Effect of varying doses of phytase enzyme from a novel strain of Bacillus cereus MTCC 10072 in animal feed
Sonia Dahiya, Namita Singh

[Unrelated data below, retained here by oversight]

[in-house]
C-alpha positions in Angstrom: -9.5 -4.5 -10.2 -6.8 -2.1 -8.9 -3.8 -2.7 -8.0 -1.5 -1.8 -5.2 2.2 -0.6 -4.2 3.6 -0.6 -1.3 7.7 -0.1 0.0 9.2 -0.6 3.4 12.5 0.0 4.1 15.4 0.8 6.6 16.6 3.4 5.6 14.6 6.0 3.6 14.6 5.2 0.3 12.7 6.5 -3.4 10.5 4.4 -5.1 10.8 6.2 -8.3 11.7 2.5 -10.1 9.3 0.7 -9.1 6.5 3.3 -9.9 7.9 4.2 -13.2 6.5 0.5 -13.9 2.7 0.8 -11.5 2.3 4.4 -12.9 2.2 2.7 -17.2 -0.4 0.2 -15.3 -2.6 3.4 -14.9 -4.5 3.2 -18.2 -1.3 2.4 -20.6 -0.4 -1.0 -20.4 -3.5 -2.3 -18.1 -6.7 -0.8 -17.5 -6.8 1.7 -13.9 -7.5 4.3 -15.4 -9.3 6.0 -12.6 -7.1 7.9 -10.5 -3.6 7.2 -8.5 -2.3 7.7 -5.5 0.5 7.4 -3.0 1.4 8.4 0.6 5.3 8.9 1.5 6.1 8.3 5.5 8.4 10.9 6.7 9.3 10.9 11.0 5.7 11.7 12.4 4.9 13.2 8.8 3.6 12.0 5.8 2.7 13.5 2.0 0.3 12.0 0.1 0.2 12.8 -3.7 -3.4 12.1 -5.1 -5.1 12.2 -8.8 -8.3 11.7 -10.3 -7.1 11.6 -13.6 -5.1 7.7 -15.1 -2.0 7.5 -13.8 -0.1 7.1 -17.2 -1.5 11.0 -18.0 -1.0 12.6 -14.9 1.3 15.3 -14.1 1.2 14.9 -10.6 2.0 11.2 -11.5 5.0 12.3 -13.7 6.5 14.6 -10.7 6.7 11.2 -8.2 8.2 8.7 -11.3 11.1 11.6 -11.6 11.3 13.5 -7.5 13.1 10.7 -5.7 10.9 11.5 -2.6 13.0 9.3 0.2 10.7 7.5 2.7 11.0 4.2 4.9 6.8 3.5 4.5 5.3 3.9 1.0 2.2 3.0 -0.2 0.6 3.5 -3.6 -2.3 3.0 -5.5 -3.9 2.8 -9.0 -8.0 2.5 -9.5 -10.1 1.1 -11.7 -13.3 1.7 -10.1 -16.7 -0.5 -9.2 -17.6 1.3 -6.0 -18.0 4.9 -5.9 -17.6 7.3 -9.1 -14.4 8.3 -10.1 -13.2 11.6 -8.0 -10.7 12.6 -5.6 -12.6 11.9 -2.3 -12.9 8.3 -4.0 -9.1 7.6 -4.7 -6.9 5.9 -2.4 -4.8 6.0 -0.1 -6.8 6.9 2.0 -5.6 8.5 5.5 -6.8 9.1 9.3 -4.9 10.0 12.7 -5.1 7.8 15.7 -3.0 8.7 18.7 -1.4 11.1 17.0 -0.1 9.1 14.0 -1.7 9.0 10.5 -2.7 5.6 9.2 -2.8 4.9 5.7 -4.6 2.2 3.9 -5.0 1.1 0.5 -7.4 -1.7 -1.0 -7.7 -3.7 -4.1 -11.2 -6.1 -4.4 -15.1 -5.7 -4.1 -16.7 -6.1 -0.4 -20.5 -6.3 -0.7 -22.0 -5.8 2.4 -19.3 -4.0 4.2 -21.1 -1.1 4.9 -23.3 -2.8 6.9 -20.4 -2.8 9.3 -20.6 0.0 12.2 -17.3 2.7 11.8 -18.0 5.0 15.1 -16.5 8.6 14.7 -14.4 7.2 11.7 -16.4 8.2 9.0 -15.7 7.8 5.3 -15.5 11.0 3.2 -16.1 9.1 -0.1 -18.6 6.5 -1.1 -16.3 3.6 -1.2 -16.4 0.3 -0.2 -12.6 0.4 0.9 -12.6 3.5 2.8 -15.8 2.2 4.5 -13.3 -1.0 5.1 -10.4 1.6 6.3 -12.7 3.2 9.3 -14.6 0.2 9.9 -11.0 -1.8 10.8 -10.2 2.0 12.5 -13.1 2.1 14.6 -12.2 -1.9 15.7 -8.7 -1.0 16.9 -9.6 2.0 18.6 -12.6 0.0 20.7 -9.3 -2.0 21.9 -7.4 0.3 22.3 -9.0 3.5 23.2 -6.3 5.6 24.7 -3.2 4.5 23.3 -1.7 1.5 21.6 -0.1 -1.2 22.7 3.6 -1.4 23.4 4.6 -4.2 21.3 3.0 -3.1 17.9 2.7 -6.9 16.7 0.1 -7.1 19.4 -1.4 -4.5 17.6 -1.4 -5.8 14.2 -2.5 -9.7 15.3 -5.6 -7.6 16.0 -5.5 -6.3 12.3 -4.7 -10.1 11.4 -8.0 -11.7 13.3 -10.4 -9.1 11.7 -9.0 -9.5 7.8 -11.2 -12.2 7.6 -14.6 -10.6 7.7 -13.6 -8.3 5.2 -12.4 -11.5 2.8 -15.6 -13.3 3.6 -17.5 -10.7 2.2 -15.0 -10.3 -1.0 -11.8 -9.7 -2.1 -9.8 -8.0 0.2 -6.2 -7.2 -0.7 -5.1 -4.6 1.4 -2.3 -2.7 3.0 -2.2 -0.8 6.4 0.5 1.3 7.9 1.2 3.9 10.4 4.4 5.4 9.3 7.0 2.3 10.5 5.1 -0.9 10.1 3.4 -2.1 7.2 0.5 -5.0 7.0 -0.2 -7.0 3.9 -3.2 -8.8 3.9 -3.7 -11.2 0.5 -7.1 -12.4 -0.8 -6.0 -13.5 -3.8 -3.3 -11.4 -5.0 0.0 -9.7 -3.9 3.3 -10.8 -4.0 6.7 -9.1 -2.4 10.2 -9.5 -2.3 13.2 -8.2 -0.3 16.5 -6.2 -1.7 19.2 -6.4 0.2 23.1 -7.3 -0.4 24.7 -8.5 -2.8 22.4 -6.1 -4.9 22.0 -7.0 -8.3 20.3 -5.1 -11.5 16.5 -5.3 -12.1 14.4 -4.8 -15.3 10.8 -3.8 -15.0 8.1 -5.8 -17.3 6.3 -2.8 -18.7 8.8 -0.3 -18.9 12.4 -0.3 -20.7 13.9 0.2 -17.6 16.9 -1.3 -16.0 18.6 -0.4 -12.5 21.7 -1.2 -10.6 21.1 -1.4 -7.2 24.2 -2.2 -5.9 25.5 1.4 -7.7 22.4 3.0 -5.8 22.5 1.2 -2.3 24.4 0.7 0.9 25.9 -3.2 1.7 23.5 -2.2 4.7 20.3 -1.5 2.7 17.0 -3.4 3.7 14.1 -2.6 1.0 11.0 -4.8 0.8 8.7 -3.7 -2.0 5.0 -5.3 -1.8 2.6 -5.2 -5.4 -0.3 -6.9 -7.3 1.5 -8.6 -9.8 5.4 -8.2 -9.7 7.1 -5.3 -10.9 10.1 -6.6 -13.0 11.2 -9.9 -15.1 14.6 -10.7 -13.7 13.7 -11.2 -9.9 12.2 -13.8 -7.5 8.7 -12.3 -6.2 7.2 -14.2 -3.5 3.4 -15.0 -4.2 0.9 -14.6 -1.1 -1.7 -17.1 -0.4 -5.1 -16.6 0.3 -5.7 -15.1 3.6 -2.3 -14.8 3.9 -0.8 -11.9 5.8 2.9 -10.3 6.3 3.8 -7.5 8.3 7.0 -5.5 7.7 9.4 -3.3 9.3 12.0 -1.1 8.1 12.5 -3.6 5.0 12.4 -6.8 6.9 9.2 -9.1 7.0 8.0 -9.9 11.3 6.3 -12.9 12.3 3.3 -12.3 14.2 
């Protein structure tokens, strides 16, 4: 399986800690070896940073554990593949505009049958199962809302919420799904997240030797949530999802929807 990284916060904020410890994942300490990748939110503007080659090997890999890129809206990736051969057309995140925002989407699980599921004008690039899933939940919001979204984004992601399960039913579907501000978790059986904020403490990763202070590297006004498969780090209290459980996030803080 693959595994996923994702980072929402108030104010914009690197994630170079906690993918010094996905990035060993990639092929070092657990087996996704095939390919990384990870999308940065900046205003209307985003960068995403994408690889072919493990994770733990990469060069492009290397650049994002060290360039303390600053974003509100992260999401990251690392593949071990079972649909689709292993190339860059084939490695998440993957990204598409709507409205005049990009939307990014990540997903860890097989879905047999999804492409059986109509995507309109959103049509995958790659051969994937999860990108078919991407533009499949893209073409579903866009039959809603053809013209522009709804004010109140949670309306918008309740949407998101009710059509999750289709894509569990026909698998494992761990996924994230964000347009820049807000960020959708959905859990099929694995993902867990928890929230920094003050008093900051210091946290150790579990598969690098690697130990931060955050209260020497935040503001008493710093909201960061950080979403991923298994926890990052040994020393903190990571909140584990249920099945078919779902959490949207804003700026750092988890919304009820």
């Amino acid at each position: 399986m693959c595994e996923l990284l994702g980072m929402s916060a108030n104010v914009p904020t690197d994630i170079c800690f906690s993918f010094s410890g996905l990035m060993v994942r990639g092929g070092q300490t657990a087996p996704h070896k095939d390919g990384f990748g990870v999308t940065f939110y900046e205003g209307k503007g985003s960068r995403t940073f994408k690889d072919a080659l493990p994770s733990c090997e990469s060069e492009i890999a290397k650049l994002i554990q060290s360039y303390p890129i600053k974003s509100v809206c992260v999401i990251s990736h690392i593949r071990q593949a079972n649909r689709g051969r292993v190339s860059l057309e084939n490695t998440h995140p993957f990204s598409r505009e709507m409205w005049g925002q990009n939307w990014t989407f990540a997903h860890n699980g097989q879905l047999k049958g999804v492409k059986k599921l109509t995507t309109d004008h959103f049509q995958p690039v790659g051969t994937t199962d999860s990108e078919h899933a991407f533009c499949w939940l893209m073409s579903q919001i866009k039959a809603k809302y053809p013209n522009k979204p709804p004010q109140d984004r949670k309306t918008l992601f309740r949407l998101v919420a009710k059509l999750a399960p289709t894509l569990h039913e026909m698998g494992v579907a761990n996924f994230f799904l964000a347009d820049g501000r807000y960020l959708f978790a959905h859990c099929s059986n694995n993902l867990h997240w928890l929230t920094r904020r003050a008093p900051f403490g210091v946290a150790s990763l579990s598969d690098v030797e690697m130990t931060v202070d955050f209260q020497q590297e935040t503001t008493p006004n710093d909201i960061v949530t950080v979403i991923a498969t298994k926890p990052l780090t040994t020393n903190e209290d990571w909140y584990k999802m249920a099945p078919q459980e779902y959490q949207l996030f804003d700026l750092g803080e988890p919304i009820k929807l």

The present usage of phytase feed enzymes by poultry producers are substantially greater than anticipated when they were first introduced. Increasing ecological concerns in relation to P pollution, a better appreciation of the application of microbial phytases, and their decreasing inclusion costs, has contributed to this increasing acceptance. During the past 15 years, research on the evaluation of microbial phytases in diets for simple-stomached species has rapidly expanded, but much of the focus of this research has been on the evaluation of various phytases from different sources rather than the investigation of the underlying factors causing variability in phytase responses. Fundamental information in respect of phytate and phytase is lacking in many aspects, which needs to be generated and integrated for a more complete understanding of this subject. At the close of the 20th century, annual sales of phytase as an animal feed additive were estimated to be $500 million. Evolution of the market for this feed additive can be attributed to a chain of events during the late 20th century that created the demand for the enzyme, and thus, provided a means for its commercial development (Abelson 1999).rnIn the present study extra cellular phytase of Bacillus cereus was produced in nutrient broth medium in shake flasks at 37◦C for 72 h at 150 rev/min. 80% ammonium sulphate saturated and dialyzed enzyme was taken as crude phytase enzyme. Different enzyme doses viz 10, 25, 50 and 100 units were applied on animal feed (pig and poultry) and released phosphorus was estimated to check the efficacy of the enzyme.